Pregnant? Exercise Tips from Your Osteopath

If you are pregnant, you may find these tips to get your baby into the right position helpful ...

  • It's Generally Important to Keep Exercising Throughout Your Pregnancy (in other words, "Don't Be A Couch Potato!")
  • Keep Mobile - Keep Flexible.  Yoga is a great exercise option.  Swimming is also excellent
  • Going up and down steps helps to get you fit and keep you that way
  • When sitting, don't slouch!  Sit leaning forwards with your hips higher than your knees (it's called the Jockey Position).  This means that either you need to use a hard dining chair but sit on it 'backwards', so that your arms can rest on the chair back - or sit on an exercise ball - or, in the evenings say, you can kneel on the floor in front of an Exercise Ball, leaning foward to rest your elbows and forearms on it
  • All these positions help to keep baby forward in your tummy, allowing him or her to turn and move more easily, rather than getting stuck against your spine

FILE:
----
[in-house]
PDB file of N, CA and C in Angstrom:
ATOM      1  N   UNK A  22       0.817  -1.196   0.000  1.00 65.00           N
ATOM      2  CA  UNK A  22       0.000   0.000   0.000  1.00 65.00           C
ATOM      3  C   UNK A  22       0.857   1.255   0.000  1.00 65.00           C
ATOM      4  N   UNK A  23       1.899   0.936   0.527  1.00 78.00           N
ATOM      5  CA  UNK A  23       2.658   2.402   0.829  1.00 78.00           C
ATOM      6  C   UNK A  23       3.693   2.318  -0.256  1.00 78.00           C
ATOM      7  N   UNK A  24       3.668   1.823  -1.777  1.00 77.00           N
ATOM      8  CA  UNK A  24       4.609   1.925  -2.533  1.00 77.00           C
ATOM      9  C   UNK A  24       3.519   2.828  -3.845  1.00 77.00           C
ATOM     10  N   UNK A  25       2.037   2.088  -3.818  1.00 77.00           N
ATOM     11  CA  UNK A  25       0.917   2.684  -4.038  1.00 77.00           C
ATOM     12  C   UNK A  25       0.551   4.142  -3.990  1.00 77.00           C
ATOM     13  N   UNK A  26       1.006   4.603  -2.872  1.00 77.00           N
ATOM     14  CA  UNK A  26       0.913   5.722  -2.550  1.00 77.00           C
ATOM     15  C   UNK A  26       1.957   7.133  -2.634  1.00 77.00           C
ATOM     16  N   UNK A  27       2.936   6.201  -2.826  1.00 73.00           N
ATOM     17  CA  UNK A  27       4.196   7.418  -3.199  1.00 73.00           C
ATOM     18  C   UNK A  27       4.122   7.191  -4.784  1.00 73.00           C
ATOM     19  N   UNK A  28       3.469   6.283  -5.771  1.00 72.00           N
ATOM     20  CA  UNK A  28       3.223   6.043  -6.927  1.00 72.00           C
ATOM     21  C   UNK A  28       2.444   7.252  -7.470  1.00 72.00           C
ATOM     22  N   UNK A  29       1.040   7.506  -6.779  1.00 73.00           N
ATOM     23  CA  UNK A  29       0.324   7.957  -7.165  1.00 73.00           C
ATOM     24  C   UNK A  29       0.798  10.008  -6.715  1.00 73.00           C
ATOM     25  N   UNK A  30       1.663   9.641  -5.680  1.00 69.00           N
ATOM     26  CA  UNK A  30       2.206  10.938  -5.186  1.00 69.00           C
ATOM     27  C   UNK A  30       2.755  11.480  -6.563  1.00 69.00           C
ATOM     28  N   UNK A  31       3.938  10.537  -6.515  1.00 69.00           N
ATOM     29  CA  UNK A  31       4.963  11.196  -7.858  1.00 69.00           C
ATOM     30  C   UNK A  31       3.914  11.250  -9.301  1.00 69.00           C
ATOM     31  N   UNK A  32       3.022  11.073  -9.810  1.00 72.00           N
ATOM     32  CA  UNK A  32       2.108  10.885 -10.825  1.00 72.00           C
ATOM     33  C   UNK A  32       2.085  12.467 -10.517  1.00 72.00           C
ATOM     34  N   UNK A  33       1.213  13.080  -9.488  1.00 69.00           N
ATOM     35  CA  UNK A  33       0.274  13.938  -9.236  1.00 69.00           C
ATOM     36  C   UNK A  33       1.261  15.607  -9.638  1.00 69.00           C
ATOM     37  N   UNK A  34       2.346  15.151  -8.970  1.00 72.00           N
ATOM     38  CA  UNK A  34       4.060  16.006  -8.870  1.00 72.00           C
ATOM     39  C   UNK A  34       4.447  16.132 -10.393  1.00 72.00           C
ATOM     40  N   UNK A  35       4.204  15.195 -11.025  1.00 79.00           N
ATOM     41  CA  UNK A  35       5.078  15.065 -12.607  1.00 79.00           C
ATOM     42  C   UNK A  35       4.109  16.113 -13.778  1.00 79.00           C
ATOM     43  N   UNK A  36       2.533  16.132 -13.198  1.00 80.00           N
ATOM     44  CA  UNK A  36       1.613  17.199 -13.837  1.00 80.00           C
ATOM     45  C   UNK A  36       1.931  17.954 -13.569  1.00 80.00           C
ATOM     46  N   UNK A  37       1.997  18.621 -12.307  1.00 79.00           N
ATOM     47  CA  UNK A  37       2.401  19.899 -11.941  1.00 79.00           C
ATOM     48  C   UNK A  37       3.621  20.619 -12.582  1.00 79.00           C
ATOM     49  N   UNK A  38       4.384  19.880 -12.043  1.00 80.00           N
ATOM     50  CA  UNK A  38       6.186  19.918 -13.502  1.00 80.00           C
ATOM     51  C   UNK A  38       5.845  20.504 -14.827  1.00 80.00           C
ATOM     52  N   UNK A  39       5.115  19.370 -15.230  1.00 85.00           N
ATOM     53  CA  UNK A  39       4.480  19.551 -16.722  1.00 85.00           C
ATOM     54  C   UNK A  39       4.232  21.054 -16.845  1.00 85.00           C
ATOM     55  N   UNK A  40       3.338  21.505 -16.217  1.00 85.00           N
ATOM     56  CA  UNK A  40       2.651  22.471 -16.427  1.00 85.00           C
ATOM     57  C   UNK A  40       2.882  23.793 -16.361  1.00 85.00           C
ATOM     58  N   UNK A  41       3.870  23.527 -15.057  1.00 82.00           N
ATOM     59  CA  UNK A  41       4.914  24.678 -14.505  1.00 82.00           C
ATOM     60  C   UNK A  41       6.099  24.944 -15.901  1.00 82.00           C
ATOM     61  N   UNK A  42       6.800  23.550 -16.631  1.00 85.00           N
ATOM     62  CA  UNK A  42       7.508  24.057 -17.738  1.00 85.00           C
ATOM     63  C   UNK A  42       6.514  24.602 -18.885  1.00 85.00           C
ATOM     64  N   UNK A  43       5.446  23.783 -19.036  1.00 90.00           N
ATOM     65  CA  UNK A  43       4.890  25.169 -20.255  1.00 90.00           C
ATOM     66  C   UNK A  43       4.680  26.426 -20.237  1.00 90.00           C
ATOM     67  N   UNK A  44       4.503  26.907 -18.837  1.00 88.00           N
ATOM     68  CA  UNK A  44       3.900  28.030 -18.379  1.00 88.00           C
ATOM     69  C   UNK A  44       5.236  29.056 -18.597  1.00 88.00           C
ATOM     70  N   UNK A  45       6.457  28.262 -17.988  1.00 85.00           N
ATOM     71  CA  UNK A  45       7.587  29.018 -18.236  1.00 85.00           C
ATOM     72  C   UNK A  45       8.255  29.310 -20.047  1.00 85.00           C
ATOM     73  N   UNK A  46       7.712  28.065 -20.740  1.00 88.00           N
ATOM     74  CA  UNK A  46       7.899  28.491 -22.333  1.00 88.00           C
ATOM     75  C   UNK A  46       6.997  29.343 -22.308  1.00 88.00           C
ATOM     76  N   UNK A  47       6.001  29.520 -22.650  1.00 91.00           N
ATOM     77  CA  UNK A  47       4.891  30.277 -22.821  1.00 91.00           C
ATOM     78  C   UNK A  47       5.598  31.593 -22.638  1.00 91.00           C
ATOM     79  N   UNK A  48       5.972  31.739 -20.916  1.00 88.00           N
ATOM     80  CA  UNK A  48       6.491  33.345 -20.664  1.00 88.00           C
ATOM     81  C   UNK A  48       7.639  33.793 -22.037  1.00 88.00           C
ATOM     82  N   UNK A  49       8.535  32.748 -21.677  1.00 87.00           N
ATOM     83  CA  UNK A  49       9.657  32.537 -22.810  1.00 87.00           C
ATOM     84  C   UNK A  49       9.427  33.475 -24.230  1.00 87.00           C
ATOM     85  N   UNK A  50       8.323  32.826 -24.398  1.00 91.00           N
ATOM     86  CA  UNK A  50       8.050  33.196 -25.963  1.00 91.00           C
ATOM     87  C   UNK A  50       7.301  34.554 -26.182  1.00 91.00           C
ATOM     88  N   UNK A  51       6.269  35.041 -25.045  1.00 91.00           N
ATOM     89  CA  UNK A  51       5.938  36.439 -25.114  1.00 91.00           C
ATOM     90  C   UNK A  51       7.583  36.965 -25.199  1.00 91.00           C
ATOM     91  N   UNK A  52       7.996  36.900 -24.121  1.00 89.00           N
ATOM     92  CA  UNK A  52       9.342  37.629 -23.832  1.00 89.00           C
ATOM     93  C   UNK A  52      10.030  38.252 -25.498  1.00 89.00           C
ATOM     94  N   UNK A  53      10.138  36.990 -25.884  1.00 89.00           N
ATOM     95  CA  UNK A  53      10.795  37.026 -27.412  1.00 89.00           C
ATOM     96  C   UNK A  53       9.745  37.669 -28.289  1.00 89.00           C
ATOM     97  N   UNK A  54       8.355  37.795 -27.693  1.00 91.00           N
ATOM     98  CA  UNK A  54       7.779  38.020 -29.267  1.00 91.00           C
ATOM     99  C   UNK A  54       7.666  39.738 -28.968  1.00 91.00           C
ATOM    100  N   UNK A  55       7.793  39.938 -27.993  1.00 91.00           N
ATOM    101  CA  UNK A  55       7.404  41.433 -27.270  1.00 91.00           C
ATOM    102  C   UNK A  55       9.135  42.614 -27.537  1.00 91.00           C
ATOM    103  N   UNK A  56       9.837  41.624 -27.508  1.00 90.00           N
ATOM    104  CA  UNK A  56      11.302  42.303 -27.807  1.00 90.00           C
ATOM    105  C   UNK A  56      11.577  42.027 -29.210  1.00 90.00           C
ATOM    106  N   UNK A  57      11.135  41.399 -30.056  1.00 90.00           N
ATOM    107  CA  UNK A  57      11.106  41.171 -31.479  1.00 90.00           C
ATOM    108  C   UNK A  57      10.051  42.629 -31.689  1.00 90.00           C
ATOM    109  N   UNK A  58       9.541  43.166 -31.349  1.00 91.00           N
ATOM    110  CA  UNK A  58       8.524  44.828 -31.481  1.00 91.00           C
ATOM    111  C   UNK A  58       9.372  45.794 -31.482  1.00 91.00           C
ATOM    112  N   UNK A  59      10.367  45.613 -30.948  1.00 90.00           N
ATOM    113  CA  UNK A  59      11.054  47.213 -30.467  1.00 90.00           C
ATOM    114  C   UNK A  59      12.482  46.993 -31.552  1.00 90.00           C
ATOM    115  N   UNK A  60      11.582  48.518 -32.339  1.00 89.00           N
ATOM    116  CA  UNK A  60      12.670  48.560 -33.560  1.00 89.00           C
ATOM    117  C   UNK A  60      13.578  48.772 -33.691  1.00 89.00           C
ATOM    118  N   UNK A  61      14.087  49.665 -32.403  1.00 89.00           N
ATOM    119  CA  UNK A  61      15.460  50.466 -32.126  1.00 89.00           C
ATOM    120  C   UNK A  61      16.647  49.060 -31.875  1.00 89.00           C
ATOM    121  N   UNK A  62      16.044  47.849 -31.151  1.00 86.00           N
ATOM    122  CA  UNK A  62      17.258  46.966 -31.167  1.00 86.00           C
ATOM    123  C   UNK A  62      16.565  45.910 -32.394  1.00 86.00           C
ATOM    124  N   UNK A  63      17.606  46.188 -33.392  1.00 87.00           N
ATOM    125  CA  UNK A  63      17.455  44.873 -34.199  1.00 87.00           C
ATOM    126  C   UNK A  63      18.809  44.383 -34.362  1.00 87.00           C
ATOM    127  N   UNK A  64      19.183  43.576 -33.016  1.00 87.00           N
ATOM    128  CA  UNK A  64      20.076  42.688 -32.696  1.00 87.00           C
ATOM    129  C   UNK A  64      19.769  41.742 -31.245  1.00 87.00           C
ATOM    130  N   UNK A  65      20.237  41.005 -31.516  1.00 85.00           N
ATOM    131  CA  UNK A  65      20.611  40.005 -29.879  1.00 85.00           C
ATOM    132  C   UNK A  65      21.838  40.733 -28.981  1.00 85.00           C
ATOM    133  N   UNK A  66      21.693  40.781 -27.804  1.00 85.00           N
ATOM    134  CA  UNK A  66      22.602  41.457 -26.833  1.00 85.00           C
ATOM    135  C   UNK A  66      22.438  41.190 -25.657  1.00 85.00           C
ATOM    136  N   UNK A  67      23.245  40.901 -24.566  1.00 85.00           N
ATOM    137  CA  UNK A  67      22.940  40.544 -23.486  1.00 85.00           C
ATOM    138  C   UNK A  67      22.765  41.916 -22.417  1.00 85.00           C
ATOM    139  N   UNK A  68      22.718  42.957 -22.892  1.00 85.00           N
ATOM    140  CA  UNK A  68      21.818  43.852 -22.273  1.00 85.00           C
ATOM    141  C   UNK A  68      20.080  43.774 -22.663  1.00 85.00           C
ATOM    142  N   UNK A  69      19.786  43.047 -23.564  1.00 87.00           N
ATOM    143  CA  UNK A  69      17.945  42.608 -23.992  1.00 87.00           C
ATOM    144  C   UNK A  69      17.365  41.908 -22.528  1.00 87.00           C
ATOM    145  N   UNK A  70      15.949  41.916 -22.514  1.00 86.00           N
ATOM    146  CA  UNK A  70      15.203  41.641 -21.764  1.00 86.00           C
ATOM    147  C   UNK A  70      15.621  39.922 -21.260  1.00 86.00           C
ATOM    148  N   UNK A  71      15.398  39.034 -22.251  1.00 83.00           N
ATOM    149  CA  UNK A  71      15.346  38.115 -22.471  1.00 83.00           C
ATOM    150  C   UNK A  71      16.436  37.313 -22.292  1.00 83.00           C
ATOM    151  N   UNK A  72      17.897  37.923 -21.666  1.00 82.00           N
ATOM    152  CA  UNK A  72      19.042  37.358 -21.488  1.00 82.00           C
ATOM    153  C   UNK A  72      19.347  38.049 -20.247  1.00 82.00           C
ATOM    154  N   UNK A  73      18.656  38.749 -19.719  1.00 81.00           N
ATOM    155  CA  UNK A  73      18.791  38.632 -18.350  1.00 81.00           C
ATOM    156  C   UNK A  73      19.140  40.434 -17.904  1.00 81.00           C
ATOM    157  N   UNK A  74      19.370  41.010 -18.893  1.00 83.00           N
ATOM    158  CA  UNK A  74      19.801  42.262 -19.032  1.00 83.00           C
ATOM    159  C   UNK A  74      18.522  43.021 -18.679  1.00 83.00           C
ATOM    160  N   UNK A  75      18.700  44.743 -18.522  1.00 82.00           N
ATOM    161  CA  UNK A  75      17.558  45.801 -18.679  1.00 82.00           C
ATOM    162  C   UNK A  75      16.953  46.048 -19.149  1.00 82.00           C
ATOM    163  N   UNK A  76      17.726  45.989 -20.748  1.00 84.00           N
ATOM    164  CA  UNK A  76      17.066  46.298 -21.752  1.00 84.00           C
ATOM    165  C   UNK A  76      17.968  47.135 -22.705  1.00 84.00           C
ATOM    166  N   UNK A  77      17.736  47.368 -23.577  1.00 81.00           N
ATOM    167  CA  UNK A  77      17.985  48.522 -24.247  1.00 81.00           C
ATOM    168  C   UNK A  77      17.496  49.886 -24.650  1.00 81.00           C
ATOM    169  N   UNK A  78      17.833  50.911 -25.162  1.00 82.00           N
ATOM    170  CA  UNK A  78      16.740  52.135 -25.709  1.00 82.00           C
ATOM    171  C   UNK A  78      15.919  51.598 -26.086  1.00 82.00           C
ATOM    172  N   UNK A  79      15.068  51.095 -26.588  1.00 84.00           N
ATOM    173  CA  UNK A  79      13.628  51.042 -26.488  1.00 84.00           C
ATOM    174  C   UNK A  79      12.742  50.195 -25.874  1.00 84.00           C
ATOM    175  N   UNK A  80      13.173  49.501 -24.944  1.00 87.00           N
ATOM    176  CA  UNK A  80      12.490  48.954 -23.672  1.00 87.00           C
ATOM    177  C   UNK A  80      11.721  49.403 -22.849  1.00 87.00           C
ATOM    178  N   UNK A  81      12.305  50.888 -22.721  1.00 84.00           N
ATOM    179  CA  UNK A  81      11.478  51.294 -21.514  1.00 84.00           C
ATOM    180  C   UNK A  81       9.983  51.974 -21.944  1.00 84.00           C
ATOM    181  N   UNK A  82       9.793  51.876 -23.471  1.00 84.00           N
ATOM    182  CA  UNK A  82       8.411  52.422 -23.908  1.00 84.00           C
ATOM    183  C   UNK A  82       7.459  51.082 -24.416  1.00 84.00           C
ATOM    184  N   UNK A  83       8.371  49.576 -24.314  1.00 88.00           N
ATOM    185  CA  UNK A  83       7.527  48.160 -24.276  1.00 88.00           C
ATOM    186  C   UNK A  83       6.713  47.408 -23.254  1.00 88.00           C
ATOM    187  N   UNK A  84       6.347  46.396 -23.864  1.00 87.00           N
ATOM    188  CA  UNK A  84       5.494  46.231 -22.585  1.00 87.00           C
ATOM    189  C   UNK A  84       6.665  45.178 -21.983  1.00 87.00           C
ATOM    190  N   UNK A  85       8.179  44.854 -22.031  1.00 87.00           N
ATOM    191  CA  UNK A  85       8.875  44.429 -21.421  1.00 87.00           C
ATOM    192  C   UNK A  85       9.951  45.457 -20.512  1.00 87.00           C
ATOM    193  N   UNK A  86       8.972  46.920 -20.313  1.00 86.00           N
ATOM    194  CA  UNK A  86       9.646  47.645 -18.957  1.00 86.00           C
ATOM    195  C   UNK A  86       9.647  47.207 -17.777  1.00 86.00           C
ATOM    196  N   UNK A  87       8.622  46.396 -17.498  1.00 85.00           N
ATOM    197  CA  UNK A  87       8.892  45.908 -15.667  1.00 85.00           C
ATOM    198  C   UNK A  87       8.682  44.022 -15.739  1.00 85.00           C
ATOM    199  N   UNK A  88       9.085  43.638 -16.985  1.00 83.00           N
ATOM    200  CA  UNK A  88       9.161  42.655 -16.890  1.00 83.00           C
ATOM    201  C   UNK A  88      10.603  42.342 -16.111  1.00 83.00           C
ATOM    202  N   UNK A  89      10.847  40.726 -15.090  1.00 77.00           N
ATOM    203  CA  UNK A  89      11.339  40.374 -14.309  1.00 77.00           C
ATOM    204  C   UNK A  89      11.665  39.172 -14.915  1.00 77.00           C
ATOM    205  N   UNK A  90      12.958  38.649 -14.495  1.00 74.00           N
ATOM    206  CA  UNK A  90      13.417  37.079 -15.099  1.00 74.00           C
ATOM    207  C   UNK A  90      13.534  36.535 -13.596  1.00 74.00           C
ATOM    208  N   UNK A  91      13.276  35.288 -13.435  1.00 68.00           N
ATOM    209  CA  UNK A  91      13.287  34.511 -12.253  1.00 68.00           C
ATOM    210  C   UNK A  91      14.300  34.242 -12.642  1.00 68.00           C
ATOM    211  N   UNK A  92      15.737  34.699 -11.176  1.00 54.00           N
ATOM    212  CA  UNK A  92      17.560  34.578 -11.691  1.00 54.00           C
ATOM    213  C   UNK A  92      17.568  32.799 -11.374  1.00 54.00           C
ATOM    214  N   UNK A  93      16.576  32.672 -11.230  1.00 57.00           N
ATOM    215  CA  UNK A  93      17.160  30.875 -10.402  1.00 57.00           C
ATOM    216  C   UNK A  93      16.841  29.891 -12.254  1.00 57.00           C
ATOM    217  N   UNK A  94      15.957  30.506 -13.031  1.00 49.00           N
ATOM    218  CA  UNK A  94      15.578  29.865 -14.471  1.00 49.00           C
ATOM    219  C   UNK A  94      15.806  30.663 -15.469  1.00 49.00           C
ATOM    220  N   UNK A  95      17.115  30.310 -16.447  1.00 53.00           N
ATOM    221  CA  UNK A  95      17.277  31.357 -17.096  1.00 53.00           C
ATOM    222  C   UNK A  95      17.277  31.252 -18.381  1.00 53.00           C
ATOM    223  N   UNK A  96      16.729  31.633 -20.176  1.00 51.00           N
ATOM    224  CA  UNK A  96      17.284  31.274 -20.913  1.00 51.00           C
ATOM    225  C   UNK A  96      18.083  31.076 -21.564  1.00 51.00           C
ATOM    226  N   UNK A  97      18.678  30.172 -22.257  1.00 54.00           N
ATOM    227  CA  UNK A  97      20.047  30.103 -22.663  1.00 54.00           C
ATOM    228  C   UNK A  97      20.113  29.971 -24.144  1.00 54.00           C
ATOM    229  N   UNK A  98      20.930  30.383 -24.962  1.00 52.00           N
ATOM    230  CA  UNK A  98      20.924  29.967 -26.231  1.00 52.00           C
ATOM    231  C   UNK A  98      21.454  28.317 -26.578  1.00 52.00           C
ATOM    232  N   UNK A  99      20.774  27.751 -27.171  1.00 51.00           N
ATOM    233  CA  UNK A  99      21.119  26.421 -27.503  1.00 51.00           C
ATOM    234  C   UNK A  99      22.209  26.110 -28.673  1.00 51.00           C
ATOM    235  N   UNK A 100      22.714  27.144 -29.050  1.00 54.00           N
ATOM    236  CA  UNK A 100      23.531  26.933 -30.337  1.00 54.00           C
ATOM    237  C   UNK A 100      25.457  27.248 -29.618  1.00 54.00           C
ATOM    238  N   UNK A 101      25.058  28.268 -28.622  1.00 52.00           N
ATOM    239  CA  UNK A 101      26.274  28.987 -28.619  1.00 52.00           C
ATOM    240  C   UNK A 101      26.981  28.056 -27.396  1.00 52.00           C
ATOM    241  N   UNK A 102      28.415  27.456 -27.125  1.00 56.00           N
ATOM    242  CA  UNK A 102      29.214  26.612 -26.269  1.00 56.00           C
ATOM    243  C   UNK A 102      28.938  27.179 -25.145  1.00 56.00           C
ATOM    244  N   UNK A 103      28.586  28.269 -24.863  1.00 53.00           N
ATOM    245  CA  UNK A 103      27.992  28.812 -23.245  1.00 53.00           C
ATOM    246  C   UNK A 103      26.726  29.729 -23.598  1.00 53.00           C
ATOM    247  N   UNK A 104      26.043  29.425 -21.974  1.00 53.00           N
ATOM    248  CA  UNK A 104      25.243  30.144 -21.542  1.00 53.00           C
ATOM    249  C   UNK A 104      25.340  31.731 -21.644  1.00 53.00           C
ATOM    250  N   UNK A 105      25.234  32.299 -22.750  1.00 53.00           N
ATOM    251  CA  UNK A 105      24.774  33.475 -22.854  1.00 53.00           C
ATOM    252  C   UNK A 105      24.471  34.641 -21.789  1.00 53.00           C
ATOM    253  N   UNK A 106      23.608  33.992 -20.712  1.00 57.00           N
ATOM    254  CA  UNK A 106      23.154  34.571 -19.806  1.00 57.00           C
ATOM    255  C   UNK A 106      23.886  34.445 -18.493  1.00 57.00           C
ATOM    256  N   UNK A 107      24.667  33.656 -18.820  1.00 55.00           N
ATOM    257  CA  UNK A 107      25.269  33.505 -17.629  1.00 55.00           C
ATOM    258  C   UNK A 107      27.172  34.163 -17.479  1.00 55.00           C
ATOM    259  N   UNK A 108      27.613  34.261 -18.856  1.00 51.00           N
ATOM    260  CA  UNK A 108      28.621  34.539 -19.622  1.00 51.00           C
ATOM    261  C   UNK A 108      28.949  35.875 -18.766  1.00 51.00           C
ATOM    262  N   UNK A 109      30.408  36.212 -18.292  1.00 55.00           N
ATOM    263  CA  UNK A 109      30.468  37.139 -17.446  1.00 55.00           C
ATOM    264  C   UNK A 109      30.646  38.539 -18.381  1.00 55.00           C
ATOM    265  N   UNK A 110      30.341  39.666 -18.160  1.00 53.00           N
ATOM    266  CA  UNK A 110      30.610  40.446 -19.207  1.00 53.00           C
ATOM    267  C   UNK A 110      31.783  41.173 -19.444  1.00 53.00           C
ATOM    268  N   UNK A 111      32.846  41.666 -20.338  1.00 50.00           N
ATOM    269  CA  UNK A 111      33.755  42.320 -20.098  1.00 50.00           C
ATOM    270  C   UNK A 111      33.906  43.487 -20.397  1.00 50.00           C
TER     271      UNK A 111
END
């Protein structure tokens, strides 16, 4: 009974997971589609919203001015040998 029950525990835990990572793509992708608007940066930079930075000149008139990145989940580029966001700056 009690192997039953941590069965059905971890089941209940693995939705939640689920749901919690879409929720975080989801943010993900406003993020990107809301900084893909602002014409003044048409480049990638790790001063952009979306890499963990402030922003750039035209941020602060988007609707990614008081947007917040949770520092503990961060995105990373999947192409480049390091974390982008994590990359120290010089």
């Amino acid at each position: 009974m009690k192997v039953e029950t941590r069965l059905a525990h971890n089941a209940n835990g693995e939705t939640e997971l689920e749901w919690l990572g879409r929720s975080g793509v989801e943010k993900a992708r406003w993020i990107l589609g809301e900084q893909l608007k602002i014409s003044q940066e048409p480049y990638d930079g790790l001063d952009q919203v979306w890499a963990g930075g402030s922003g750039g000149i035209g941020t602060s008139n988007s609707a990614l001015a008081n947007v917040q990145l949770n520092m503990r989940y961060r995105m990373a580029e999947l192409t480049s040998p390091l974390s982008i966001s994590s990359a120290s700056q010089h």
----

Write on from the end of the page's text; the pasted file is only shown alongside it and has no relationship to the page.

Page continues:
• When you go into labour, try to avoid lying on your back (it compresses your pelvis and may slow down the labour unnecessarily).  Lying on your side, or sitting with support, or squatting, or standing are all much better options.  Follow your instincts as your body will usually be your best guide
  • Caesarean section rates of firstborn babies are increasing in Australian hospitals.  We hope that our advice helps you to have a straightforward unassisted labour.


Posted by: Joyaa Antares

Joyaa Antares

Joyaa graduated from the European School of Osteopathy (UK) in 1987 and has completed extensive post-graduate studies in osteopathic care and research methodology. Typically, people of all ages and a wide spectrum of complaints come to his clinic. Adults and children present with back or neck problems, torticollis ("wry-neck"), headache, dizziness, and problems in the limbs and joints. Babies present with a range of musculo-skeletal issues. Joyaa is not a general physician or a surgeon, but as an osteopath he offers over 25 years of clinical experience. In this, he places prime emphasis on good communication, as well as your safety and comfort. He has been a Government-appointed member of the Osteopaths Panel of Assessors, a Clinical Supervisor to Osteopathic students at Southern Cross University and taught paediatrics at undergraduate and post graduate levels.